As a further test of local independence of the ABSST domains, individual items were evaluated under the Rasch model using the person separation and reliability, analogous to the Kuder-Richardson Formula-20 (KR-20) [20–23]. The KR-20 is defined as a measure of reliability for dichotomous response choices. Values above 0.90 indicate homogeneity of responses. Under the Rasch model, KR-20 is used as each response category has a hypothesized probability of 0.50 of endorsement to the adjacent category. The item and person separation indices estimate the separation of persons and items on the underlying latent variable. Rasch measurement allows for the additional analysis of both items and persons distributed along the same linear continuum (trait). In order to evaluate whether each of the domain items covers the continuum, items must be sufficiently separated in terms of their item difficulty (which can represent the severity of the underlying trait). The threshold for separation is an index of 2.0 and an associated separation reliability of 0.80 . Rasch person reliability estimates allow for evaluation of whether the items appropriately estimate a person’s symptom severity on the underlying trait. When reliability falls below the customarily accepted threshold of 0.70, it indicates that patients may be experiencing symptoms that the measure does not cover (i.e., construct deficiency) . Rasch item reliability estimates the item severity range (i.e., Does the severity scale associated with the items cover the distribution of severity?); which is considered acceptable if ≥ 0.70 as well .
In order to create a clinically useful ABSST, a pivot anchoring analysis was conducted utilizing both novel and classical test theories to identify optimal items. All 28 recruiting clinicians were asked to review the ABSST and circle which items were important to them in their clinical decision making, and at what threshold they thought the items would indicate a potential bladder problem or would be a cause for concern. Twenty-three responses were received and used in the pivot anchoring analysis.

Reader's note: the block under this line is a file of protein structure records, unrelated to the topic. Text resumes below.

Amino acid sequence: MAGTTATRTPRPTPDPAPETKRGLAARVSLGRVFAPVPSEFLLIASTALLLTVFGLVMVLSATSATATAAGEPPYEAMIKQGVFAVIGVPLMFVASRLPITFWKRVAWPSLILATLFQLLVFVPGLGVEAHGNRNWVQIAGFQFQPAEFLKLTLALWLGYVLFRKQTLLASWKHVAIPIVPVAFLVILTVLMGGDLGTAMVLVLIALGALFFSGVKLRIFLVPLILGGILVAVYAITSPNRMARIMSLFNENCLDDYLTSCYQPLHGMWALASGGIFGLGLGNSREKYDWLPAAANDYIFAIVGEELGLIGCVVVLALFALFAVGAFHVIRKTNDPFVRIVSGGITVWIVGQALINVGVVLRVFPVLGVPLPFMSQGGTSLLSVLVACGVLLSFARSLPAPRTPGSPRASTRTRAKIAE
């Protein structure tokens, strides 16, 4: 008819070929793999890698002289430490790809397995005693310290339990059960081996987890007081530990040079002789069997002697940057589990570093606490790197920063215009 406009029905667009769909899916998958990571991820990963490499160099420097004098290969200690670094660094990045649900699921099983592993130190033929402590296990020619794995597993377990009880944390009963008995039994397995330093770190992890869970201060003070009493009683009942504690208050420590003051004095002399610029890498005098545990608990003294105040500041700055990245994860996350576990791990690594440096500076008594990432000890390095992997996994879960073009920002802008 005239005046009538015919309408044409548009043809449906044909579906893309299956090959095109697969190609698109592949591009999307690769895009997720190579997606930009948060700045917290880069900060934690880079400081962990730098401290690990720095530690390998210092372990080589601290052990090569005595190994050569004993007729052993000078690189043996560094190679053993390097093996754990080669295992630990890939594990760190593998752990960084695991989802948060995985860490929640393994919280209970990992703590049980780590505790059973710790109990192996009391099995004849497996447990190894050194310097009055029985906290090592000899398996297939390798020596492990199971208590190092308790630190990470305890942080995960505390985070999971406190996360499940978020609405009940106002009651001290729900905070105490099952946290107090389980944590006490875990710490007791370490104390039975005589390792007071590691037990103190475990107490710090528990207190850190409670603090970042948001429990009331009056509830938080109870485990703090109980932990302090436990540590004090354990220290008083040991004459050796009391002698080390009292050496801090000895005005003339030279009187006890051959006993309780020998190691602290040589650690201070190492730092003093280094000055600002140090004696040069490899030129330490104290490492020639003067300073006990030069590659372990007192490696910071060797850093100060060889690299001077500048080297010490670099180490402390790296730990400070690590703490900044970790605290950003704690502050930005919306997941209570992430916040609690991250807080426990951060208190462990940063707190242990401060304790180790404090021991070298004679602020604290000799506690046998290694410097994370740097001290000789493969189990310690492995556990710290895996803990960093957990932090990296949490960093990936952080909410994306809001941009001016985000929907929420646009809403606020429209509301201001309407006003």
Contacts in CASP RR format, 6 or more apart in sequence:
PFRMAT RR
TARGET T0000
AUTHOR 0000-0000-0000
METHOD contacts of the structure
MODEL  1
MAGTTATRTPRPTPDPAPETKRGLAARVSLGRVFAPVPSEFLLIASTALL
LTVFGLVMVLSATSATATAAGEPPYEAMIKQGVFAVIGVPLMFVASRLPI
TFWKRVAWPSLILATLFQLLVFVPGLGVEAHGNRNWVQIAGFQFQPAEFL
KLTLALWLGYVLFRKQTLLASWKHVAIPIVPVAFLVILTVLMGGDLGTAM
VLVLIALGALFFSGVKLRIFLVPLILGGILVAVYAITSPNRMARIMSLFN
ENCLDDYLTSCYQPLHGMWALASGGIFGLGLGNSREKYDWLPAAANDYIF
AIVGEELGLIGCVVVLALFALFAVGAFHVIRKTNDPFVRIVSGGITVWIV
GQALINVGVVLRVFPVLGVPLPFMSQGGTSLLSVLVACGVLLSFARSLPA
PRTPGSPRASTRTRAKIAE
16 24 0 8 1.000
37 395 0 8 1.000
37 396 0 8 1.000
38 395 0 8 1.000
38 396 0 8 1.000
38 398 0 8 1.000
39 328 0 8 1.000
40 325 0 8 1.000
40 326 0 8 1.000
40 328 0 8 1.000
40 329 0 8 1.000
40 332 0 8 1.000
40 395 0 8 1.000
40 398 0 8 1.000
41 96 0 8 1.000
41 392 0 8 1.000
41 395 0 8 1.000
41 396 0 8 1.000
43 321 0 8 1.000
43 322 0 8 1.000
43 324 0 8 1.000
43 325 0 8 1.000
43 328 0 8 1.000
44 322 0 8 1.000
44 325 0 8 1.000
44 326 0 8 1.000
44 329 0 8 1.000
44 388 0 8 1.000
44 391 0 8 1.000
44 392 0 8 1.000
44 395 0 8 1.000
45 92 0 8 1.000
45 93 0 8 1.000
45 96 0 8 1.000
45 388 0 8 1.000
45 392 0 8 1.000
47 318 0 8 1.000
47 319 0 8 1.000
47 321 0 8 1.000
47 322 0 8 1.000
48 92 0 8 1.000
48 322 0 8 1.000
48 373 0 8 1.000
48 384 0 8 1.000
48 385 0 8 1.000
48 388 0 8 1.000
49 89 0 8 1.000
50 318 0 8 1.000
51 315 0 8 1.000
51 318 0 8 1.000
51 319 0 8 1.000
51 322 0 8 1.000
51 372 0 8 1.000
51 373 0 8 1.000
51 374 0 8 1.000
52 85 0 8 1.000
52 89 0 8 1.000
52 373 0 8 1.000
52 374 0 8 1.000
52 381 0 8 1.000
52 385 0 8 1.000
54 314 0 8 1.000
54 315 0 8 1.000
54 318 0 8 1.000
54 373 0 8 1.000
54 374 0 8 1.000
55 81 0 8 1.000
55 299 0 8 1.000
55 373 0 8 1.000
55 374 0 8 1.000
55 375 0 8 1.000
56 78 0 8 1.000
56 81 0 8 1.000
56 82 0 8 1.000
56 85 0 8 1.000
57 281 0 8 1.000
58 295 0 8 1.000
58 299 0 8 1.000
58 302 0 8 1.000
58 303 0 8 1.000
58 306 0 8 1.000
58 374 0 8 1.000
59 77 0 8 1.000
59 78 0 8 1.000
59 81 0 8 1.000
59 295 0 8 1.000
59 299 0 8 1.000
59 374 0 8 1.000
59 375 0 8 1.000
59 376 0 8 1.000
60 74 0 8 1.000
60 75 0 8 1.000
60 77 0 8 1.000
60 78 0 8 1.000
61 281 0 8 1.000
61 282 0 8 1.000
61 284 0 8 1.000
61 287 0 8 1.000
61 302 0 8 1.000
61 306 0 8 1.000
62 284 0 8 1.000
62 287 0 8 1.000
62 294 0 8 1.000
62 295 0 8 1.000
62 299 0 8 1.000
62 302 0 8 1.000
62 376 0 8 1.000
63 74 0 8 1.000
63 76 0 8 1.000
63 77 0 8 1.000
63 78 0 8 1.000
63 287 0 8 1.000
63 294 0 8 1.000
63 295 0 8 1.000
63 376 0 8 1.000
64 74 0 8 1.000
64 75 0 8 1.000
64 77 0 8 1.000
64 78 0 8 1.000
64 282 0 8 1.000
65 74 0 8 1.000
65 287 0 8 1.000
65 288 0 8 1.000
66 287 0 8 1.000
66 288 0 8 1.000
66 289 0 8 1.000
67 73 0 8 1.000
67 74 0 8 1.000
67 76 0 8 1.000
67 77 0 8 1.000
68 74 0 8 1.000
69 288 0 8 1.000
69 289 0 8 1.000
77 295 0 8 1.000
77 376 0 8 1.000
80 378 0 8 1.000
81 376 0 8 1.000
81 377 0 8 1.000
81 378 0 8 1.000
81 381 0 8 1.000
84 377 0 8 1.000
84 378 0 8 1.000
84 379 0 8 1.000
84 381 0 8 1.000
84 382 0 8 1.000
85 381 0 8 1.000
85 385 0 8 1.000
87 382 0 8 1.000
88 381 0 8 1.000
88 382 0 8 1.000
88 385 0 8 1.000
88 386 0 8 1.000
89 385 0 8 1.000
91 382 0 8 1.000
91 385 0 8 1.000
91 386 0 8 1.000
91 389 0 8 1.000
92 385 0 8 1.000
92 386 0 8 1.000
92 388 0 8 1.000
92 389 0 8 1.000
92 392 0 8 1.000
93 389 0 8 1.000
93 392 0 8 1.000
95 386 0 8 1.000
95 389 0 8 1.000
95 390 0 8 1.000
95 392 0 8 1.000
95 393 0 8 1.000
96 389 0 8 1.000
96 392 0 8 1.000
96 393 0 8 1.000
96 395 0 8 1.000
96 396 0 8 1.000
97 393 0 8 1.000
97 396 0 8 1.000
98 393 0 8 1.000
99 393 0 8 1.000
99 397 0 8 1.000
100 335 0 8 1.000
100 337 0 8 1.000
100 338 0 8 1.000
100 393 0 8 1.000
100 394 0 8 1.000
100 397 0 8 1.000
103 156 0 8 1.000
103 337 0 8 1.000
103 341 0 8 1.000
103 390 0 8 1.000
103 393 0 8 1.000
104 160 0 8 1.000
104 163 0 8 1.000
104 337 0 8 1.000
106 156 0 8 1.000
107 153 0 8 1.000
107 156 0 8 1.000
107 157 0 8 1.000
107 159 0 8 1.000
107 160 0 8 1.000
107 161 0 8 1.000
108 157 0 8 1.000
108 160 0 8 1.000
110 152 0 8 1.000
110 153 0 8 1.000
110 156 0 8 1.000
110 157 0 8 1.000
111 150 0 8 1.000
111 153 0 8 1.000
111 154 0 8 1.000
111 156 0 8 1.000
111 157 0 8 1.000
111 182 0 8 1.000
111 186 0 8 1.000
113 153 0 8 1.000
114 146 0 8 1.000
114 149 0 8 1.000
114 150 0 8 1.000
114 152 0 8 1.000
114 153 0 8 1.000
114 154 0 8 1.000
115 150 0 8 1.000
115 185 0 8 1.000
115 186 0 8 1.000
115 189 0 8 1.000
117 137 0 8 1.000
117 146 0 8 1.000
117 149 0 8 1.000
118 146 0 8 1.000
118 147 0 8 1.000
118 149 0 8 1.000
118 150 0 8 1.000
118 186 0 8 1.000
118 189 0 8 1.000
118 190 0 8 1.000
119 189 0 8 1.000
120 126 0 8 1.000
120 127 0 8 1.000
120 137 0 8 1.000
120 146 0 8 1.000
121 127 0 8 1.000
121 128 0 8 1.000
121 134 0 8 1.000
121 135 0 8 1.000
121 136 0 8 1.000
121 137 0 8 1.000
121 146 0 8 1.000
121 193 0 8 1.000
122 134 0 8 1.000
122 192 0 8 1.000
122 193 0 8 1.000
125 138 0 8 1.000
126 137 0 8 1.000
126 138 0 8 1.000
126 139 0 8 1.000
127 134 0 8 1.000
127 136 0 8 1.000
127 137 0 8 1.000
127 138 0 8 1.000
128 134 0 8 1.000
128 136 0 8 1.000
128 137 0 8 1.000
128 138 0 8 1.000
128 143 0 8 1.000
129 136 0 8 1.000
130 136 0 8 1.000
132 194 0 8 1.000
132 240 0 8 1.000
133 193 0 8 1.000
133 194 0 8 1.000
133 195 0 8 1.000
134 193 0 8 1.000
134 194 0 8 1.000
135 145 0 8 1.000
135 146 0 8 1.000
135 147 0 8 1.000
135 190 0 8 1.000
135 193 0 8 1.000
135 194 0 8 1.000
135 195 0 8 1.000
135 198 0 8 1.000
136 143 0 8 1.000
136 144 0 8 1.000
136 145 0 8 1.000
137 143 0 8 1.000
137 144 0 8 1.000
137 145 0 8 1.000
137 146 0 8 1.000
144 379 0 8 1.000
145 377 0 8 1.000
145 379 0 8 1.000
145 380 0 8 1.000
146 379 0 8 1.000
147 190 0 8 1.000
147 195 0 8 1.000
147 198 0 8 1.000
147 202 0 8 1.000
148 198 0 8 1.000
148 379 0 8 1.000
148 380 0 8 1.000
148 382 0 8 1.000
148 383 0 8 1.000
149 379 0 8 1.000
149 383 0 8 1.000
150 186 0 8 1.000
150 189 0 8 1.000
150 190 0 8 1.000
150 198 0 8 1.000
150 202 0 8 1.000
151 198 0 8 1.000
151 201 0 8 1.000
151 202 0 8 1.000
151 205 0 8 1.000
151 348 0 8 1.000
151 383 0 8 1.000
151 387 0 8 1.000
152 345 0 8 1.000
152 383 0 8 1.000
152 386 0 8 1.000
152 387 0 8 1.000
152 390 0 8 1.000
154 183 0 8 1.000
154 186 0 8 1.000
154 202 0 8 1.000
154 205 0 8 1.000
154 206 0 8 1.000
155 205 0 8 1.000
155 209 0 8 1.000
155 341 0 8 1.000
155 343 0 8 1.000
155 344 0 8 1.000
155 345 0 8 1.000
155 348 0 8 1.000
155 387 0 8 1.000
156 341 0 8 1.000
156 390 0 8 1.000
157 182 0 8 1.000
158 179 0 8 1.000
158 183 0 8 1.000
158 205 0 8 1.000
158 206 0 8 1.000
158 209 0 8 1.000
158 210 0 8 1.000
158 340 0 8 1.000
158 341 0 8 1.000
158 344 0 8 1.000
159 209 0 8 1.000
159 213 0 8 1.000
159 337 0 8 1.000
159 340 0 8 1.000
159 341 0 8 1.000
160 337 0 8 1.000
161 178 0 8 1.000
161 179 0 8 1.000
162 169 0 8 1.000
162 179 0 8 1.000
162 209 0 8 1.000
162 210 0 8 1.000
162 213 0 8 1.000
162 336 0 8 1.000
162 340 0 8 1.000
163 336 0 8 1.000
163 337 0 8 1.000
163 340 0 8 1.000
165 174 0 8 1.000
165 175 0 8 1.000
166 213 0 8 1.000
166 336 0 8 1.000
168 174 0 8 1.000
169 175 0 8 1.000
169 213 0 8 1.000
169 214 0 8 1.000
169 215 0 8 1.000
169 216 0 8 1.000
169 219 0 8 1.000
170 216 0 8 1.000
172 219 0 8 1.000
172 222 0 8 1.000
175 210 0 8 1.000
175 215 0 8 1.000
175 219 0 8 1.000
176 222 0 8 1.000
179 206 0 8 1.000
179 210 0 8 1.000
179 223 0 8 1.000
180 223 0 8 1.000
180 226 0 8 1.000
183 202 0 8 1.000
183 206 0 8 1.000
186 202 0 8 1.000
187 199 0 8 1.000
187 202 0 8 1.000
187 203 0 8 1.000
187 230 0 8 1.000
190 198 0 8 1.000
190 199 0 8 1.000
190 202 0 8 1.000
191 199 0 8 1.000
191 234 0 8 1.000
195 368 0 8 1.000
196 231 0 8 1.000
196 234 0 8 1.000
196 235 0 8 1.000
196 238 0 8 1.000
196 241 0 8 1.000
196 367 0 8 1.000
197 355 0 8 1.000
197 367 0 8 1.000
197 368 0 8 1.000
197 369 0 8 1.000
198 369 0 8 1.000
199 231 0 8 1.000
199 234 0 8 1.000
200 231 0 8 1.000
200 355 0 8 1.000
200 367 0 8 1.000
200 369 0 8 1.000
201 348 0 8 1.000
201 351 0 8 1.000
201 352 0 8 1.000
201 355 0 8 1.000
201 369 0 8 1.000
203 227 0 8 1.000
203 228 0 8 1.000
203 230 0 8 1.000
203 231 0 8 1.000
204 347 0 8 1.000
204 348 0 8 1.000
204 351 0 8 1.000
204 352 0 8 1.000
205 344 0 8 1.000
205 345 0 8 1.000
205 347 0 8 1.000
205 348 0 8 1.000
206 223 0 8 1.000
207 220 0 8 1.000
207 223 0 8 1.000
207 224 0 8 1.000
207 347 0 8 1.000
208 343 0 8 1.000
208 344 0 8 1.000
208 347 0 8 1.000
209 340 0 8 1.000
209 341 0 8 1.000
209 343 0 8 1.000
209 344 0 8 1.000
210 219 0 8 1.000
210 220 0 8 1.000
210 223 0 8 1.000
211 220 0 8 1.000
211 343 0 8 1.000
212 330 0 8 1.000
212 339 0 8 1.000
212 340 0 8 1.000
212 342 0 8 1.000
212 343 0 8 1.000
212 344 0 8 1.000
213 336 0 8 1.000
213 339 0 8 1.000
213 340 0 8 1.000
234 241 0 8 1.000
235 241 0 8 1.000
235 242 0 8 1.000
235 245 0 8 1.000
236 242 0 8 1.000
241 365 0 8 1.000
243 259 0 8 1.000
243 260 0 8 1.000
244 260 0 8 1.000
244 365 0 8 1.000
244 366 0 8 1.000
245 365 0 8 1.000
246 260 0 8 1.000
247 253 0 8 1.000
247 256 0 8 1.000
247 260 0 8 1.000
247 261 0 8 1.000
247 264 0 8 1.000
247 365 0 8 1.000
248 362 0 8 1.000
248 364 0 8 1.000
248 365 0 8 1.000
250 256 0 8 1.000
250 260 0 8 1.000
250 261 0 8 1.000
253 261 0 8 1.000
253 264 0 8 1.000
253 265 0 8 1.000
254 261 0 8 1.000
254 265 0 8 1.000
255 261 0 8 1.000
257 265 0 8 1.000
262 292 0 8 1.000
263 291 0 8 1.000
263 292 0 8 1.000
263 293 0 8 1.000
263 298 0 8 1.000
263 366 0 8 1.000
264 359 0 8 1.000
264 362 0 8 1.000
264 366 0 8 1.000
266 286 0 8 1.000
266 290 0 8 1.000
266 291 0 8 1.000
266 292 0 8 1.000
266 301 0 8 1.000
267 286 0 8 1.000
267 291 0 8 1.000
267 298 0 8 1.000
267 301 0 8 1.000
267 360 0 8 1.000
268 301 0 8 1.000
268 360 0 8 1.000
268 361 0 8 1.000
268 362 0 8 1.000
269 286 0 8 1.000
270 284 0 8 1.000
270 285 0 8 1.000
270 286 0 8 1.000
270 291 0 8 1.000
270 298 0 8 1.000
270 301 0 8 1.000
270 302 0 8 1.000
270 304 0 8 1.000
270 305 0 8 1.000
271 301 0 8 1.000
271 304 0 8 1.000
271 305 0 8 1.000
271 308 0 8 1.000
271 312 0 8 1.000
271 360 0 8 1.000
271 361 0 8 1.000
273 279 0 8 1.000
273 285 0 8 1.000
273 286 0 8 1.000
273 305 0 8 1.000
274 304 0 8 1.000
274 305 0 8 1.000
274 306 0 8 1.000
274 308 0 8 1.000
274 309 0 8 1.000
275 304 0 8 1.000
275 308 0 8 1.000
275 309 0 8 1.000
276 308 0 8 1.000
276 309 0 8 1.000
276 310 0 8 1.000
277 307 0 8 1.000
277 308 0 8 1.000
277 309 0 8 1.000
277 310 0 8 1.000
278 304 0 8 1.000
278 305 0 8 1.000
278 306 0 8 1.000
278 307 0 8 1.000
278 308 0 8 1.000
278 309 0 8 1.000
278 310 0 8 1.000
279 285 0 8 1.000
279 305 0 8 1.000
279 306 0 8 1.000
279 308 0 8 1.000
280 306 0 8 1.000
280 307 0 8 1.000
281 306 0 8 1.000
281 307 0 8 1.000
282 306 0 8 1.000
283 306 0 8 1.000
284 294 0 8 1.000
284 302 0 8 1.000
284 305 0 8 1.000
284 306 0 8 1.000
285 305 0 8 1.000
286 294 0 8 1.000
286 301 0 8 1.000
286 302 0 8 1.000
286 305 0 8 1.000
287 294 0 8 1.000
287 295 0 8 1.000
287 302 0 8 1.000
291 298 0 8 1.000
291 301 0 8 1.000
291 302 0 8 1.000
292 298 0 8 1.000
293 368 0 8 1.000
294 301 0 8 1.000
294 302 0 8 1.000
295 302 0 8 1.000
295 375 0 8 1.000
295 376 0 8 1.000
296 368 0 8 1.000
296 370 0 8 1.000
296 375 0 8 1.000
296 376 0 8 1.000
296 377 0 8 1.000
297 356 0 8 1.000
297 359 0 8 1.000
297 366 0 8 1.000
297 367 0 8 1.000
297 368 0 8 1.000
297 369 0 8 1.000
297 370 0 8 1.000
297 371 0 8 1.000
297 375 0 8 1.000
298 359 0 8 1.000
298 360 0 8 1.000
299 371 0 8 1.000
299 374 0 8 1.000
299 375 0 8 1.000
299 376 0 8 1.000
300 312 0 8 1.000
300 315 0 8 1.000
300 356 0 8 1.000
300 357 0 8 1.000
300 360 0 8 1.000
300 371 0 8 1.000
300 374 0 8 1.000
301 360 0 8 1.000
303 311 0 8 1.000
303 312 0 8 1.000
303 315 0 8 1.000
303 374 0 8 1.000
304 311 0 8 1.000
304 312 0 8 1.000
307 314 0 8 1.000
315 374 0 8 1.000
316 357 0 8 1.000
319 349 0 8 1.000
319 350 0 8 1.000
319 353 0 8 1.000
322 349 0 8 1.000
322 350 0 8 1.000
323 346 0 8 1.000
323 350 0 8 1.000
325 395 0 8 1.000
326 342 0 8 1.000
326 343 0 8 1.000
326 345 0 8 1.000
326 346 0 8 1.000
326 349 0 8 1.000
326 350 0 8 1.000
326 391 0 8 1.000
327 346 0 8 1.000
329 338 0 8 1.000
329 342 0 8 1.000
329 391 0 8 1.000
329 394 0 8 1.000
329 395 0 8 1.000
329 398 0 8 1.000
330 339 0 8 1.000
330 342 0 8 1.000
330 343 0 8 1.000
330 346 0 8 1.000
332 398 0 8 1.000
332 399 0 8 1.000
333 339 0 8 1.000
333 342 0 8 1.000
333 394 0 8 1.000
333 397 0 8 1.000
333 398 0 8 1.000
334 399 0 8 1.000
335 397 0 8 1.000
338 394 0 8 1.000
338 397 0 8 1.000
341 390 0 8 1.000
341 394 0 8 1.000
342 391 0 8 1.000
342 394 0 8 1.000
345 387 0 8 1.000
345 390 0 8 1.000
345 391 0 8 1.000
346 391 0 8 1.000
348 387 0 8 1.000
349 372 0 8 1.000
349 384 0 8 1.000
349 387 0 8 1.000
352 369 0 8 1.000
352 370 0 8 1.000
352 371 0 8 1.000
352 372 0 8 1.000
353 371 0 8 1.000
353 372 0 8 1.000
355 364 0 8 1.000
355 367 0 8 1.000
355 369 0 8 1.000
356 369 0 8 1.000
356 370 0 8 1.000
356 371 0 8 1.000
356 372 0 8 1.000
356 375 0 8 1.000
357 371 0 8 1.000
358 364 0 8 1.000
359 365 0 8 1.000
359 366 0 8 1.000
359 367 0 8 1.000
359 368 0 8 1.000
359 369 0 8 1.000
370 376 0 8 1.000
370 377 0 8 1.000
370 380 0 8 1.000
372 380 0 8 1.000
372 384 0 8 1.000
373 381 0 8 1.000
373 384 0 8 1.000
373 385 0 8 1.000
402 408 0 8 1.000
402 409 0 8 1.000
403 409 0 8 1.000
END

A scoring method was developed which included both the clinician and patient responses. First, the clinicians referring patients to the quantitative study were surveyed on attributes of the patient population relative to the instrument. Each clinician was then asked to specify the lowest rating on each of the 16 items which would indicate a clinically meaningful potential bladder problem. Based on the clinicians’ ratings of the items, each patient’s response was then denoted by either a 1 (indicating a potential bladder problem) or a 0 (indicating no potential bladder problem). This scoring algorithm was then tested using classical test theory and item response theory methods (described in Pivot Anchoring and Predictive Validity sections).
Logistic regression was used to determine the predictive validity of the ABSST total score to identify patients that would receive a recommendation to see a urologist. The predictive value was based upon a clinician rating of ‘Yes’ or ‘No’ on whether they would recommend a patient to see a urologist based upon the patient’s responses to the ABSST. Results from logistic regression models testing different cut-points predicting the recommendation were summarized with odds ratio, sensitivity and specificity, Positive predictive value (PPV), Negative predictive value (NPV), percent who warranted referral, and area under the receiver operating curve (ROC). The odds ratio was defined as those MS patients more likely to be referred to a urologist than not. The sensitivity refers to those results that are true results (e.g. would refer to a urologist) while specificity refers to those results that are truly negative results (e.g. would NOT refer to a urologist). PPV refers to proportion of positive test results that are true positives (e.g. proportion of patients who would be referred to a urologist are warranted to be referred) while the NPV refers to the proportion of negative results that are true negatives (e.g. the proportion of patients who would NOT be referred to a urologist are NOT warranted to be referred). The percent of those patients who warrant referral is the percentage of patients classified as either a referral being warranted to a urologist or not. The area under the ROC refers to the ability to classify those who would warrant or would not warrant being referred to a urologist .